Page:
Woodlawn's volunteer fire company has a problem cramped station house

January 19, 1993|By Meredith Schlow | Meredith Schlow,Staff Writer

The Woodlawn Volunteer Fire Company has a problem.

Its fire station is so cramped that the most serious injury to a firefighter in recent memory took place not at a fire, but in the men's dorm during an alarm. A volunteer sleeping on the top bunk accidentally jumped on his bunk mate below and dislocated the man's shoulder.

"The bell rings, everybody gets up, and BOOM!" said Capt. Jimmy Artis.

The close quarters of the 27-year-old building on Woodlawn Avenue affect more than the firefighters' comfort. Two of the five vehicles are blocked in because the building only has two bays.

Deep cracks run through the walls in most of the rooms, evidence of the building settling. The hose tower -- where water hoses are hung to dry after a fire -- is separating from the building. Women firefighters bunk in a storage room. The company says it needs a bigger building.

The problem, however, is who will pay for the $1 million construction cost. It won't be the county, whose contribution to volunteer fire companies only covers annual fuel costs. The county hasn't funded a volunteer fire station's construction project in more than two years, said Lou Hejl, the company's fund-raising campaign chairman.

So, the company is pinning its hopes on the Woodlawn community.

Already, $75,000 -- mostly from local businesses -- has been donated. Mr. Hejl, who is also director of human resources at Barre-National Inc., said his employer contributed $10,000, as did Baltimore Gas and Electric Co.

Mr. Hejl hopes to raise about $150,000 by May and begin construction. Planned fund-raisers include raffles and bus trips to out-of-town Orioles games.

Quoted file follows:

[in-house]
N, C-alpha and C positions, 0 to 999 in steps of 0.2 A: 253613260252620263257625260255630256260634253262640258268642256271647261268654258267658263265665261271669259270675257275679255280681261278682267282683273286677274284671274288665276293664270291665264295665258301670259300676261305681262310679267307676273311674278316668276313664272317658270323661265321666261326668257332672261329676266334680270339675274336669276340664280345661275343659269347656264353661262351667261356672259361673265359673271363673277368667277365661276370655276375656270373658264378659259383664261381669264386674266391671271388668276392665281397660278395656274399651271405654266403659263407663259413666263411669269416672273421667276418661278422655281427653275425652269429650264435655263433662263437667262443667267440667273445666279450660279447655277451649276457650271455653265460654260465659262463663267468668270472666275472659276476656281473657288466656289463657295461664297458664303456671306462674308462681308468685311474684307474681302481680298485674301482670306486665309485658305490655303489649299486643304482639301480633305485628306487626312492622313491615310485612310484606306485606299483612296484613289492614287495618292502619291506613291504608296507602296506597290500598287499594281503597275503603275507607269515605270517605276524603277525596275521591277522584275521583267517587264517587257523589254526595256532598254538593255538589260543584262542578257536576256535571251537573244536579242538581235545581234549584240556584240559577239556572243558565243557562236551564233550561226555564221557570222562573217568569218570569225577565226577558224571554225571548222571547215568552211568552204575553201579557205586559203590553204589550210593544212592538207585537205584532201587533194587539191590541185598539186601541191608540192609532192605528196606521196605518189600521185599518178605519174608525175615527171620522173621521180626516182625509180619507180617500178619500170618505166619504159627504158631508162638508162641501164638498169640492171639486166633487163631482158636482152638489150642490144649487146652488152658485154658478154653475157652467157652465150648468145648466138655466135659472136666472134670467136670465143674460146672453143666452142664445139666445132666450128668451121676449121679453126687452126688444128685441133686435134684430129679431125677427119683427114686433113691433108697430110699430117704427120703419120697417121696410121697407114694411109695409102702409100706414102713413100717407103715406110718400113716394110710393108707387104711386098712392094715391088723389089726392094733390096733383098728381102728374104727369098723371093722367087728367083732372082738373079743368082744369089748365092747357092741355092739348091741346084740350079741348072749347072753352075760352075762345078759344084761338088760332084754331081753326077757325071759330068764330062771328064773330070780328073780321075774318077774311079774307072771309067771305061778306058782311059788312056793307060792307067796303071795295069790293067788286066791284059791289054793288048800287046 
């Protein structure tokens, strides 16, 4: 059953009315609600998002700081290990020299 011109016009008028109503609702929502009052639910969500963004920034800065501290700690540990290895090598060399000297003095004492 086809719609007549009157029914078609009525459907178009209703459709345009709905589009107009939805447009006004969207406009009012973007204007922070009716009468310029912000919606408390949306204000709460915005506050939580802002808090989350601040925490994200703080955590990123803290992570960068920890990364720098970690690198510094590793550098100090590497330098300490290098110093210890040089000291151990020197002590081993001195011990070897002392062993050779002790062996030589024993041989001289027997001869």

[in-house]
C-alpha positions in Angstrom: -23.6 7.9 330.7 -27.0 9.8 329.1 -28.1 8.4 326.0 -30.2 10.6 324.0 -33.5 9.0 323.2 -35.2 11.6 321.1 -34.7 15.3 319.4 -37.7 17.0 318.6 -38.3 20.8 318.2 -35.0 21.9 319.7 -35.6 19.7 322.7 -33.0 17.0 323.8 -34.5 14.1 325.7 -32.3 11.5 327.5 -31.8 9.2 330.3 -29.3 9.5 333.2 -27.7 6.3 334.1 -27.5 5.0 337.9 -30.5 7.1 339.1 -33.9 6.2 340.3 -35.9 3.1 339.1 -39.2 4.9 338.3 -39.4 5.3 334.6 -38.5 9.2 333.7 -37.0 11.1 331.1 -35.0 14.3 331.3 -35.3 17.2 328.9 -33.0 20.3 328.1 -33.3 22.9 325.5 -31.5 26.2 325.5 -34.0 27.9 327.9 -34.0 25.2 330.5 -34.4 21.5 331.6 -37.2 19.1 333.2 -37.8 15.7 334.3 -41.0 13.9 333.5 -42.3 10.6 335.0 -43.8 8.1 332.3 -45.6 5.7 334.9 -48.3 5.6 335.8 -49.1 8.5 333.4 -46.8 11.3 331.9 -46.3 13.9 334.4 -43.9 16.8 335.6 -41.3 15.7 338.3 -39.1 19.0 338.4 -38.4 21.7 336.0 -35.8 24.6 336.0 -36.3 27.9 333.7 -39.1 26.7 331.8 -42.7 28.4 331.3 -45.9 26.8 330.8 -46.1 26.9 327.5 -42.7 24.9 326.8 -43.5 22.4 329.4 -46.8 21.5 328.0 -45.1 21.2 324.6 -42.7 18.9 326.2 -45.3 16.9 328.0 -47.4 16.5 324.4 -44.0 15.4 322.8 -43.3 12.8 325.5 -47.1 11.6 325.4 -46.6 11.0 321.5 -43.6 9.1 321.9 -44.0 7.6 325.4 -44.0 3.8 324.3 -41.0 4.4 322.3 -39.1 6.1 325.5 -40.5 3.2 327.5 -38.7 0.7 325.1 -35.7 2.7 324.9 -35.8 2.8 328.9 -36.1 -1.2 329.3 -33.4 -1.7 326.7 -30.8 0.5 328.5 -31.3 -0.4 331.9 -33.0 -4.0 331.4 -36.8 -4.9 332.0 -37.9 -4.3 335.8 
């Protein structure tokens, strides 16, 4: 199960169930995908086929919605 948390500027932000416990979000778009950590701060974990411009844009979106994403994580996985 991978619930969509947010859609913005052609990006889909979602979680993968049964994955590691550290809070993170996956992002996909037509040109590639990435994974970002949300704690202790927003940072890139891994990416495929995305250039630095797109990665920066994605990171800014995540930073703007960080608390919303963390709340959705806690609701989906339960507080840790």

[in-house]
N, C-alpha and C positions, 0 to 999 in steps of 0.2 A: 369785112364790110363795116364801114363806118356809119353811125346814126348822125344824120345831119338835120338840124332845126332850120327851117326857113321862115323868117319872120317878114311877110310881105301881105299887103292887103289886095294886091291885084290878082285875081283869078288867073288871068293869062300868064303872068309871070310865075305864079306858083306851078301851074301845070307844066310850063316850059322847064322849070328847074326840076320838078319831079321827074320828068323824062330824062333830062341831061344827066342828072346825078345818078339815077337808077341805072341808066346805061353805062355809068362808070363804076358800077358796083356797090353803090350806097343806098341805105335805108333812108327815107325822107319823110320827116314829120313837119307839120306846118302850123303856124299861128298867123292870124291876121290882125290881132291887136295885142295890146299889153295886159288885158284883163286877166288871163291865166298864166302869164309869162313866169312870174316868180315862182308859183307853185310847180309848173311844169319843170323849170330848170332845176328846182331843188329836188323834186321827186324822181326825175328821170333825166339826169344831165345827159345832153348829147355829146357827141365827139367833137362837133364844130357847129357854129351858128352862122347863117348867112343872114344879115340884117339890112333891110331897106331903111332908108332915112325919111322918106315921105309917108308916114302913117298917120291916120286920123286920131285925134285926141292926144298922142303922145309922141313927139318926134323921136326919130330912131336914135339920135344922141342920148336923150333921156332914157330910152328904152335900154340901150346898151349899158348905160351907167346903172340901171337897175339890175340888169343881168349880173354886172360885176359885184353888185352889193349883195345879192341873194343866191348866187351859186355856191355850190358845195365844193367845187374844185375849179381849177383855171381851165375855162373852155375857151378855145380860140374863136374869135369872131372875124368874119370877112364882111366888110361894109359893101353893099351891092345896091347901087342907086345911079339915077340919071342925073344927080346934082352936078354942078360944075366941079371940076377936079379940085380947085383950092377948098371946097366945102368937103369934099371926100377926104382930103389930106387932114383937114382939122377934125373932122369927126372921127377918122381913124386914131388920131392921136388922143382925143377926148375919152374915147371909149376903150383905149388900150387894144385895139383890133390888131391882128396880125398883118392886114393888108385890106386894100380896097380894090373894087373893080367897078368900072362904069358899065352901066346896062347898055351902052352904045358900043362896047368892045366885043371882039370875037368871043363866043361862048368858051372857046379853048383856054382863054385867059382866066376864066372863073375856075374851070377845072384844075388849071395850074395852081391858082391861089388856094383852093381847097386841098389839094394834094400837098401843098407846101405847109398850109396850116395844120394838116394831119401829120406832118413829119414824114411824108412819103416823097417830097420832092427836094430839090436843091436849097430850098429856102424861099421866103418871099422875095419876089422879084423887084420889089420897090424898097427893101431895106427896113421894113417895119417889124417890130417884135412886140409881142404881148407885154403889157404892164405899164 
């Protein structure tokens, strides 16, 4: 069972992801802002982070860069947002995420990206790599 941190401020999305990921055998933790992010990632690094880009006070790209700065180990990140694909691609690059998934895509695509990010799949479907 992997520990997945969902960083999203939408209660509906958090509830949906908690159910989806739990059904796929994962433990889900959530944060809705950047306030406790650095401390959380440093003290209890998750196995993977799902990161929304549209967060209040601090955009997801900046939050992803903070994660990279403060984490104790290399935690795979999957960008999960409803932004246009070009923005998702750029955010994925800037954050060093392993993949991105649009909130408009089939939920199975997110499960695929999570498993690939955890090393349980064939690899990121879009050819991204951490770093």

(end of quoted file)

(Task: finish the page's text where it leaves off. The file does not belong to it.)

Whatever the outcome, construction must begin before the expiration in October of zoning approval for a fire station on land the company owns about a half-block south of the present site.

Volunteer fire companies are a crucial part of the county's service network. Last year, Woodlawn went out on more than 1,800 emergency calls. Of the county's 33 volunteer fire departments, only Pikesville had more calls. The companies also help the county stretch its dollars. Each one saves the county between $1.5 million and $2 million annually, Mr. Hejl said.

At Woodlawn, the poorly equipped fire house means that firefighters don't spend much time there, and the building's condition may discourage volunteers from joining, Mr. Hejl said.

"There's a significant problem in attracting new volunteers," he said. About half the current total of about 75 volunteers are active.

A two-story, 11,000-square-foot fire station is planned for the company-owned property on Woodlawn Avenue.

It will be more than twice the size of the current station. Men's and women's dorm rooms will be larger, and firefighters will have dressing area separate from where the emergency vehicles are parked. Six vehicle bays will be drive-through. Trucks will have access to Woodlawn Avenue and Walnut Avenue.

"Obviously, this will make it much easier for us to respond" to emergency calls, Captain Artis said.

The second floor will house storage space, a kitchen, a lounge, administrative offices and a large room for activities ranging from volunteer training to community activities, like bingo, Mr. Hejl said.

"The demands on the volunteer fire company have changed dramatically," he said. When the company was founded in 1942, "it was just a one-truck company."

Mr. Hejl realizes that the surrounding community is not wealthy. Area businesses "are very reserved about contributions at this time," he said.

And, though volunteer fire companies are supported by contributions, he said, "There's constantly the problem of overcoming the community's impression that their taxes pay for this kind of thing. They don't."

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